Gina

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    2. Thank you, Gina, for taking time to write a reply. This makes sense to me. I am glad that someone else has the same thoughts on pre-reading and working to be intentional about this aspect of parenting. It sure does take a lot of wisdom but I think its very important. I hope very much to avoid for my children some of the struggles I have because of viewing and reading things that were inappropriate.

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  5. I am so glad you asked! I would read aloud adventure novels to my children when we would go camping. Our all time favorite authors were Will Durbin (start with The Broken Blade and do Wintering next....Song of Sampo Lake...then work your way through) he is so much better than the author of Hatchet. Durbin is less flowery in his writing. And we also really liked Will Hobbs' novels about kids on a gold rush adventure. I think you want to start with Jason's Gold.

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    1. Those are new authors to me. Thanks for the recommendations!
      Gina

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  6. I found your blog through Pinterest when I was looking for bread recipes.
    I subscribed and this is the first post I got to my email. I have one boy (1.5) and two girls (3 and 5). I might wait a couple more years before getting those, but I placed them on my wish list so I don't forget. Thanks so much for recommending those!

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    1. Welcome to Home Joys! I love when readers stop in to introduce themselves!
      Gina

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  7. Thank you for sharing this! It is so hard to find good reading material, and so I am always most grateful when others share their recommendations. :)

    You might like the "Farm Mystery Series". My children loved them, especially our son. It follow two Christian, home-schooled brothers - there is nothing "off" in these books, in my opinion, and yet they are fun to read and offer excitement and adventure. Here is the link:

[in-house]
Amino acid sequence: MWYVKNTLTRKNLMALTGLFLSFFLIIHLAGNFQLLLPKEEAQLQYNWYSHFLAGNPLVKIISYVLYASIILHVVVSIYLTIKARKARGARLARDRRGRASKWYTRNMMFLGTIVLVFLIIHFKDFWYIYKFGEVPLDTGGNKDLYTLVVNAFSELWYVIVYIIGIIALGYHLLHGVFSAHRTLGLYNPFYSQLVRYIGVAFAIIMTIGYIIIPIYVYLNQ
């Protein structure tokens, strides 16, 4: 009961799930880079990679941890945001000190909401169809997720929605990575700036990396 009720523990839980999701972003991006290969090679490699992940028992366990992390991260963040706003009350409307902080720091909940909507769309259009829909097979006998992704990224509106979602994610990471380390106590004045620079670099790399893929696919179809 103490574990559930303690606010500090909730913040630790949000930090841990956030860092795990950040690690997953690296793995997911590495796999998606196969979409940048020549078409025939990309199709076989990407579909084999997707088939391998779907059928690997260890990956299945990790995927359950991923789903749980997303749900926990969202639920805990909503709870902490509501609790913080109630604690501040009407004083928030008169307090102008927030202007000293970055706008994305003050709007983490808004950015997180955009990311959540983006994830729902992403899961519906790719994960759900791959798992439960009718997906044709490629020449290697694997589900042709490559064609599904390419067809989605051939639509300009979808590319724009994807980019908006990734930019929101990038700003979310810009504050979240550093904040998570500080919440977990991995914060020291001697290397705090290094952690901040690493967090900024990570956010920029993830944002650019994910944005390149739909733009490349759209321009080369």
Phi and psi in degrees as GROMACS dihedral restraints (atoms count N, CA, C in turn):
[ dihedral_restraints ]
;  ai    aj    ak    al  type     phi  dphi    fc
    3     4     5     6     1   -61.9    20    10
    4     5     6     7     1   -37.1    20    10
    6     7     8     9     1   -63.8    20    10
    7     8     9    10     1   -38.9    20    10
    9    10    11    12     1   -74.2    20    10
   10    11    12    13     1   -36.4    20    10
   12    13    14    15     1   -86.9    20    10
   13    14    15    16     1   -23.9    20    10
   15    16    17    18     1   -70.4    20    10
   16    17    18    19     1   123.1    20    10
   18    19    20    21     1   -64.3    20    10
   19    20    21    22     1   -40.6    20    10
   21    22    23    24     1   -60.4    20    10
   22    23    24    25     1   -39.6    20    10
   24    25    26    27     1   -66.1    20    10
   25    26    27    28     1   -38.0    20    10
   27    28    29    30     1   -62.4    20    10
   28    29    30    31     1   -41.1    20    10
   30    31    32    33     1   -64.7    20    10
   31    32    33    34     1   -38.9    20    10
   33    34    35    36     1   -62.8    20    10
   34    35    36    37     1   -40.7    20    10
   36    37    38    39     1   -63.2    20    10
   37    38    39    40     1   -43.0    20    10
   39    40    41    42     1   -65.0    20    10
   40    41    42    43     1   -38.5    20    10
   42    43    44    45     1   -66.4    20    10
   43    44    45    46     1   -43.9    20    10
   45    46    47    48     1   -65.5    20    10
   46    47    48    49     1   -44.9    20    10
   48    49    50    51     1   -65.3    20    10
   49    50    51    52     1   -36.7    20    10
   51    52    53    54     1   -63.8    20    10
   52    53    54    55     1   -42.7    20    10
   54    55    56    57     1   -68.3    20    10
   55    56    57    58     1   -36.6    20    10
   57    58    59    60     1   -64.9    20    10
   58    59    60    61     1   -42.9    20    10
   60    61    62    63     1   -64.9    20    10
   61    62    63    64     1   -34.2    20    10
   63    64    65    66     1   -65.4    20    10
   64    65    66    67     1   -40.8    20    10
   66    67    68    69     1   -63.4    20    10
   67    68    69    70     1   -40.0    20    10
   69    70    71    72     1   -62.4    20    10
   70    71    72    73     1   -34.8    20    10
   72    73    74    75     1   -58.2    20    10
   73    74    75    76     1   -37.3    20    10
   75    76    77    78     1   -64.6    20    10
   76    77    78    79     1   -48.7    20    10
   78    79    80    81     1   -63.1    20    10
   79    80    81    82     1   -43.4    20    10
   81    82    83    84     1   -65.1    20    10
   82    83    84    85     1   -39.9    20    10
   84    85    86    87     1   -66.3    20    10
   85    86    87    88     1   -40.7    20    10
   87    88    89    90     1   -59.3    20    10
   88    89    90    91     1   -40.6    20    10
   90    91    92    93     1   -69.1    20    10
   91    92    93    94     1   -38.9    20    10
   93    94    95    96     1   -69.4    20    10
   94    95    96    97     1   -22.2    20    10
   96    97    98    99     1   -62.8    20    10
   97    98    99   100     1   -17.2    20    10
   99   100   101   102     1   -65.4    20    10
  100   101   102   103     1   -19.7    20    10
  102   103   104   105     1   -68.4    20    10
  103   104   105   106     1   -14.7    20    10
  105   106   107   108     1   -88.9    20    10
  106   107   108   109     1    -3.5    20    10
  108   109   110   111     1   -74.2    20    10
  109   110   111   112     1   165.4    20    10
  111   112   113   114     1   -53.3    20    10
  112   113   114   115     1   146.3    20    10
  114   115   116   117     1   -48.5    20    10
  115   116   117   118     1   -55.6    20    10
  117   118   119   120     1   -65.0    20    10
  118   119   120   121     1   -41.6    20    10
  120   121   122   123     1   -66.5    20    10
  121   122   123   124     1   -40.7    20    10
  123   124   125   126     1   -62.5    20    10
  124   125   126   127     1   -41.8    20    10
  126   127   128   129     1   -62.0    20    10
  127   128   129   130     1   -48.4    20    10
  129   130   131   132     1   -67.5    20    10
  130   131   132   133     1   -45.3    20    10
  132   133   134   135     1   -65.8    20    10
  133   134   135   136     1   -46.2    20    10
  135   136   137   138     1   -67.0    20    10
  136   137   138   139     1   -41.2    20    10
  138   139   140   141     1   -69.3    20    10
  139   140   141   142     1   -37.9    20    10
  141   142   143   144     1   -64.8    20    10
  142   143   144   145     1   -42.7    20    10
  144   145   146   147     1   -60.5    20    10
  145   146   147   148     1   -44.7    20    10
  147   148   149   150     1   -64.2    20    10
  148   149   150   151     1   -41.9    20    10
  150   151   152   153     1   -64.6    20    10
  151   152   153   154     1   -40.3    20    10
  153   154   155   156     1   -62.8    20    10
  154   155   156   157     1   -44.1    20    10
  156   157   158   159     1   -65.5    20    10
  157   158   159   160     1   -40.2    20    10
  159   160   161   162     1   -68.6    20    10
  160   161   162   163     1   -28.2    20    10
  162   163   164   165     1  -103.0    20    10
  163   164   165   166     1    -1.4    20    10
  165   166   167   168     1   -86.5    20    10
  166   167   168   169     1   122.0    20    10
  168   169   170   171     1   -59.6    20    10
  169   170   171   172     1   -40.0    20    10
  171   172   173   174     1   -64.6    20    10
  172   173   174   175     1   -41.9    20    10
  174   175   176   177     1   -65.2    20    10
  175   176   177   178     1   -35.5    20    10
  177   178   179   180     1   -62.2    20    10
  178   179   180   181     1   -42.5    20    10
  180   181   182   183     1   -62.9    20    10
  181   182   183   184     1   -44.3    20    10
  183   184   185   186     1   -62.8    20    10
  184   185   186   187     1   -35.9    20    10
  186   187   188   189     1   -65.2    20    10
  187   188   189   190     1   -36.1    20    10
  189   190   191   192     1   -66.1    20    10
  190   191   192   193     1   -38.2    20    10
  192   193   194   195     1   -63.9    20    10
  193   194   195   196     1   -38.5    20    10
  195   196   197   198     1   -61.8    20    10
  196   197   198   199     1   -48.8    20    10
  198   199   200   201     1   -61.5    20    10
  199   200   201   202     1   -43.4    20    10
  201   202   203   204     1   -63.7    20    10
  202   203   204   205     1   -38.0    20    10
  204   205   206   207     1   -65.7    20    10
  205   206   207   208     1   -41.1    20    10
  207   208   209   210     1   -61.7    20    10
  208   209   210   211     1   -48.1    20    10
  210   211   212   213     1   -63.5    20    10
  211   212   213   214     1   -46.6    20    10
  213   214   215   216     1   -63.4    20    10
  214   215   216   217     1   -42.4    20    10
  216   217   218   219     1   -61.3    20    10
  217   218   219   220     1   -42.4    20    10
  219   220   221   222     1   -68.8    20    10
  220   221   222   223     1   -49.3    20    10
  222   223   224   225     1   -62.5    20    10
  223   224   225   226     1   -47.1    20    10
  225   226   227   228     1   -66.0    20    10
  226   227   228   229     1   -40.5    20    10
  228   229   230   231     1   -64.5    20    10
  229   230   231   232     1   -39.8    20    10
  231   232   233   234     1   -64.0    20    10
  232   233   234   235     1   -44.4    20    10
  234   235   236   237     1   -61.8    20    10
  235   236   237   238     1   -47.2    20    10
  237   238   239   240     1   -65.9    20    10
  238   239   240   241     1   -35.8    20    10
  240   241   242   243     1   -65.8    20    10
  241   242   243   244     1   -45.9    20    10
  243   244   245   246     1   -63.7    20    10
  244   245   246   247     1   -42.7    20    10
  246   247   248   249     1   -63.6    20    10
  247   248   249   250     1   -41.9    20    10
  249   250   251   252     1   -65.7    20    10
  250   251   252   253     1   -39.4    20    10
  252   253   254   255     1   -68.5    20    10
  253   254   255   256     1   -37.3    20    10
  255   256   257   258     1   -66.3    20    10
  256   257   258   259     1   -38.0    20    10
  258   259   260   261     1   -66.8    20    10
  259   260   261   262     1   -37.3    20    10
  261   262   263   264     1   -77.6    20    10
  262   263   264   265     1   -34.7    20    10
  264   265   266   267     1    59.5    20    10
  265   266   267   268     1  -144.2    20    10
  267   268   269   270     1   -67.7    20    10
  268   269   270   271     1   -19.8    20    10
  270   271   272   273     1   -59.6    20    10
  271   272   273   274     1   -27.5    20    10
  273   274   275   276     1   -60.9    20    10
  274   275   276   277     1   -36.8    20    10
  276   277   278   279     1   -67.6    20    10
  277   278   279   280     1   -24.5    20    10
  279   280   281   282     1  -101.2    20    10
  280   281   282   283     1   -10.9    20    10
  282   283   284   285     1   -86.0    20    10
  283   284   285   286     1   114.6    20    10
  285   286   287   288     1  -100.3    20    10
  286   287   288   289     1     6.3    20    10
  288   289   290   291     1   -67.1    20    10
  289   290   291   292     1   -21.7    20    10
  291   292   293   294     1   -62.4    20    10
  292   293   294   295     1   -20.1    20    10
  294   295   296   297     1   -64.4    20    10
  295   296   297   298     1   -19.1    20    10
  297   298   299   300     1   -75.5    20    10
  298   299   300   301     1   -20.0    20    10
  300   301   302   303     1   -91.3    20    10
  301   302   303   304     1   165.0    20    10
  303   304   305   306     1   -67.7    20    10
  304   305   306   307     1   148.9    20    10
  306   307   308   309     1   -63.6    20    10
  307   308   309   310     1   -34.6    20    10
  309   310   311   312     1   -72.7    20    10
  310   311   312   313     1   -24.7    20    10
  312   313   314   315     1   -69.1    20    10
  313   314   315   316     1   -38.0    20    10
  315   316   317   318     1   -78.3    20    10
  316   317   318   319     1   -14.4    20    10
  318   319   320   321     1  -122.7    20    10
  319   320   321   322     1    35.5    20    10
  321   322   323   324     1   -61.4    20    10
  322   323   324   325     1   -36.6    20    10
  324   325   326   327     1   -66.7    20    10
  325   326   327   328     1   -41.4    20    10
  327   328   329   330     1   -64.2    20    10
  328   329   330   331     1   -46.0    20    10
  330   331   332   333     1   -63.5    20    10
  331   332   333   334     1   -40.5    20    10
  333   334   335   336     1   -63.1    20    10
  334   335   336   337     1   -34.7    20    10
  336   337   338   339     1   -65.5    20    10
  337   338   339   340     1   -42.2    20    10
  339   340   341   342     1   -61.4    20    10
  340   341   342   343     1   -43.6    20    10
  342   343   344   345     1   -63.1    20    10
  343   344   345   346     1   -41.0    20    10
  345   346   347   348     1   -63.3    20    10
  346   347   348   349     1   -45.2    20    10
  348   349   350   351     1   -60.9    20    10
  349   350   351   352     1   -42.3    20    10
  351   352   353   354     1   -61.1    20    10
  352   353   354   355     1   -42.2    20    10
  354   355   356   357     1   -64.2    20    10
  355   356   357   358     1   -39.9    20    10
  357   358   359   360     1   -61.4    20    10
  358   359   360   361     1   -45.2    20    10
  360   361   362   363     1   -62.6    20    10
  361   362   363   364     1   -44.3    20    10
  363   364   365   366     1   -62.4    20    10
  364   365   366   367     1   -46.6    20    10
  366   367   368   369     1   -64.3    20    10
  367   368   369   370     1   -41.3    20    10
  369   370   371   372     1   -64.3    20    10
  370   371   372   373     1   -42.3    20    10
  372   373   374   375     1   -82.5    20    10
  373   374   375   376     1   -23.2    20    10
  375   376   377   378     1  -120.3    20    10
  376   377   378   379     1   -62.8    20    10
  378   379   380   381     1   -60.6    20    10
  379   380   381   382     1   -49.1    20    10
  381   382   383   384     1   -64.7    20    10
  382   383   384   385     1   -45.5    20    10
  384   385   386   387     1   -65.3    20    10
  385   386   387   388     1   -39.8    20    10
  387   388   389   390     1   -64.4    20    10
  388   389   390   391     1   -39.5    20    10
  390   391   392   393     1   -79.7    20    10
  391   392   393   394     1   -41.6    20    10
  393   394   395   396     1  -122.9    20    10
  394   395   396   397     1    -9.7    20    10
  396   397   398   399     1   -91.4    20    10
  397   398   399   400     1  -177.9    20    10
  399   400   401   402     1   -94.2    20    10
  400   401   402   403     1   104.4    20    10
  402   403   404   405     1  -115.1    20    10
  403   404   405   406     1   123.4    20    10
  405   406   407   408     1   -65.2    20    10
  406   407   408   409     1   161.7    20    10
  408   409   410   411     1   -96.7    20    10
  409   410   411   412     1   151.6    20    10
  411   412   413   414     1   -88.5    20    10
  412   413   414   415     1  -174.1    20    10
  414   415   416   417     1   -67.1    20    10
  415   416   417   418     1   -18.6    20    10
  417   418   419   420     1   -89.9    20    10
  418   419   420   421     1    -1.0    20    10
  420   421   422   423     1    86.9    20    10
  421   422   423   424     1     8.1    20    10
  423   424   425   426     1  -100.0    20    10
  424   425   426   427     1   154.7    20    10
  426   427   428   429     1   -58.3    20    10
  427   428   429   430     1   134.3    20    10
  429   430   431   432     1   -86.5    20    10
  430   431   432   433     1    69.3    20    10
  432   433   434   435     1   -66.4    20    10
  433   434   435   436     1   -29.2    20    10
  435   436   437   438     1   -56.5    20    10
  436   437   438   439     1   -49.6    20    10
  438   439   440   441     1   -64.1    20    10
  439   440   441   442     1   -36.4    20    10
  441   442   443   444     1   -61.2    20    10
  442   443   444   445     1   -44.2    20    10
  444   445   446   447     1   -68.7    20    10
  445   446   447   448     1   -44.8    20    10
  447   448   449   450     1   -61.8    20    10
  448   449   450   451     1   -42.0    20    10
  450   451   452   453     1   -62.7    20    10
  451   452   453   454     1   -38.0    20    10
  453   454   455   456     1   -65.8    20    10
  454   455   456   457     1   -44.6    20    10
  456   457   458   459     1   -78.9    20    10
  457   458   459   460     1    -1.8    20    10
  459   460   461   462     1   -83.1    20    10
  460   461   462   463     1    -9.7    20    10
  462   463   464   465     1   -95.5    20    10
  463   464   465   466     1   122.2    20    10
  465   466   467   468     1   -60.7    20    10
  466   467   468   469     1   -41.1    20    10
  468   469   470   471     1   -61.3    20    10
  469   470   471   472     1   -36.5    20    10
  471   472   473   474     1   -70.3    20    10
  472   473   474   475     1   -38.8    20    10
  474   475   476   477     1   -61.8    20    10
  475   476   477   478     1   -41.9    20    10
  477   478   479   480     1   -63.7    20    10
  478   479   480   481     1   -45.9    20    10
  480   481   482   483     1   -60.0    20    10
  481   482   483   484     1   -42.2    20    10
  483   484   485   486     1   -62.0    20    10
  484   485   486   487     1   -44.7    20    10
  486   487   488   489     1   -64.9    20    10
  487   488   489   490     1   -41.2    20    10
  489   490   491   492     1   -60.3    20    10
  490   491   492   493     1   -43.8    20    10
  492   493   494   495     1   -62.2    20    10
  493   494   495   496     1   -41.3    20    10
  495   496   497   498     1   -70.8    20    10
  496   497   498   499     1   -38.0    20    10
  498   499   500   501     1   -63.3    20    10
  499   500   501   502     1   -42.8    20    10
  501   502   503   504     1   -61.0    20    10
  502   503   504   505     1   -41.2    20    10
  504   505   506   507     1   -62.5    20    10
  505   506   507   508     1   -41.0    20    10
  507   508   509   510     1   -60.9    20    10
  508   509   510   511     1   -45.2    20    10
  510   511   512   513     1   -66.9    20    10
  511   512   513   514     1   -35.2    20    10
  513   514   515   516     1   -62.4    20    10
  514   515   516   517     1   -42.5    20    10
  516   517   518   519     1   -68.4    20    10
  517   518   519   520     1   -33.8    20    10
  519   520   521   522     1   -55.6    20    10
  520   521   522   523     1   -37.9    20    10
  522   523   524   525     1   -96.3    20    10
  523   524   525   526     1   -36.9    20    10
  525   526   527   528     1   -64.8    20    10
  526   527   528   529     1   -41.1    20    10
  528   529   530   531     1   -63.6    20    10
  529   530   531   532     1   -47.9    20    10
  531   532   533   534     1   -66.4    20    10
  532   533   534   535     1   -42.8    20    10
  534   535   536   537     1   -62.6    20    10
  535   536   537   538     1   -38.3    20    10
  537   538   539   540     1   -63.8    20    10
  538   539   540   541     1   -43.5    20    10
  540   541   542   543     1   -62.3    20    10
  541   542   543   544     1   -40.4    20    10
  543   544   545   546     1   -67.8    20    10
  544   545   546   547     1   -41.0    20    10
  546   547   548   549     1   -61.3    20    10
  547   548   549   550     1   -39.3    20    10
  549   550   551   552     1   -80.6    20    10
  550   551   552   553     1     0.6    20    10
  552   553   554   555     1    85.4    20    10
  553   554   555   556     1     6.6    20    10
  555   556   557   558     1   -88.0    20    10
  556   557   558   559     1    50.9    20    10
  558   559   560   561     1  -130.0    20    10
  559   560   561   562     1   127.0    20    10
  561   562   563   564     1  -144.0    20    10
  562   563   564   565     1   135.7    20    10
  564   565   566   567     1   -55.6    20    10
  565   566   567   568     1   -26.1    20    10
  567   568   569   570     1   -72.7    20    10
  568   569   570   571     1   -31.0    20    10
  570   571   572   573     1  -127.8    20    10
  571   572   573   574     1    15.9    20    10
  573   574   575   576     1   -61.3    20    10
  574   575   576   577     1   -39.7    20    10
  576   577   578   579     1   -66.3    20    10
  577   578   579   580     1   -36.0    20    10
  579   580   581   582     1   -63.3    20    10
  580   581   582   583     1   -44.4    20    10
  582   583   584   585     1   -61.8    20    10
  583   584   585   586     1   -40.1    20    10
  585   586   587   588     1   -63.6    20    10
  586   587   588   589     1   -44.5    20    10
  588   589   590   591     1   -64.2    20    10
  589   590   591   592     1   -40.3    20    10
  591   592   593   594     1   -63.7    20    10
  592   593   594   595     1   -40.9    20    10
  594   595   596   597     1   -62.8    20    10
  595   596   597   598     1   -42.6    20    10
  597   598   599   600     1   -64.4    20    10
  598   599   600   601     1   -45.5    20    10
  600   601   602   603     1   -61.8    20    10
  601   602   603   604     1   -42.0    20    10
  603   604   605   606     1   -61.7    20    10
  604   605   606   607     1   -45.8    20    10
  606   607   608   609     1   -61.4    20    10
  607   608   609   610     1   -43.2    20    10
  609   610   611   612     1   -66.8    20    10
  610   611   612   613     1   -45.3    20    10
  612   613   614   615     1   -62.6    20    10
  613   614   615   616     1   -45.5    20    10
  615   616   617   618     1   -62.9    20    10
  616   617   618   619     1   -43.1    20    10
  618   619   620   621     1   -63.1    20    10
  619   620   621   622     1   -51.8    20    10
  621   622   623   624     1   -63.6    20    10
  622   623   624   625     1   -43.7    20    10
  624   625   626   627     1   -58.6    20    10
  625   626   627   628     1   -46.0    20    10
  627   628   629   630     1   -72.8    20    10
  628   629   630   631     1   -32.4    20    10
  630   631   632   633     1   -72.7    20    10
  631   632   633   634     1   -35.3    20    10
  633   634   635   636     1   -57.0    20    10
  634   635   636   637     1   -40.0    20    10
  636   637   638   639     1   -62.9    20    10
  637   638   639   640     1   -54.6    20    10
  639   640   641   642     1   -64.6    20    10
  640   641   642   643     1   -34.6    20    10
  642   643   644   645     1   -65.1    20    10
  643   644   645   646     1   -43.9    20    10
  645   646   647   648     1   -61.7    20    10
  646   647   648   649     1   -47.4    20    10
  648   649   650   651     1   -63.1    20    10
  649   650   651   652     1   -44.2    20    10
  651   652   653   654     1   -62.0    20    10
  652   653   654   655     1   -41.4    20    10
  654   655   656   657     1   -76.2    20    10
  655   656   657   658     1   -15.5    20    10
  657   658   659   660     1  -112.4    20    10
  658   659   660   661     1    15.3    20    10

http://www.castleberryfarmspress.com/mystery%20books.html

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  8. Hi Gina,
    I always enjoy your posts. We own and enjoy nearly all of the books that you listed here! I'd like to share a few of our favorites. "Mary Jones and Her Bible" by Mary Carter, "Rascal" by Sterling North, "Wide Meadows" by Jean Bell Mosley, "God's Smuggler" by Brother Andrew and "The Reverend Spy" by David P Denton. My Mother read all of these to my sisters and me as children and now i have read them to my children. A couple more that would be read alouds as you might wish to edit a few things are "Freckles" and "Girl of the Limberlost" by Jean Stratton Porter and "Tisha" by Anne Hobbs Purdy. -Gail

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  9. Hi Gina,
    Here are a few that my Mother read to my sisters and me and now I've read to my children: "A Little Woman" by Gladys Alward, "The Reverend Spy" by David P Denton, "God's Smuggler" by Brother Andrew, "God's Smuggler to China" by Brother David, "Bud and Me" by Alta Aberbathy (your boys will LOVE this one!) "Rascal" by Sterling North, "Mary Jones and Her Bible" by Mary Carter and "Wide Meadows" by Jean Bell Mosley.

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  10. A few more that would be read alouds (as you will likely want to do some minor editing) are "Tisha" by Anne Hobbs Purdy, "Freckles" and "A Girl of the Limberlost" by Jean Stratton Porter, "Carry on Mr Bowditch" by Jean Lee Latham, "Cheaper by the Dozen" by Frank Gilbreth Jr., and "Just David" by Eleanor Porter.

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  11. Another one my children enjoyed was "The Door in the Wall" by Marguerite De Angeli.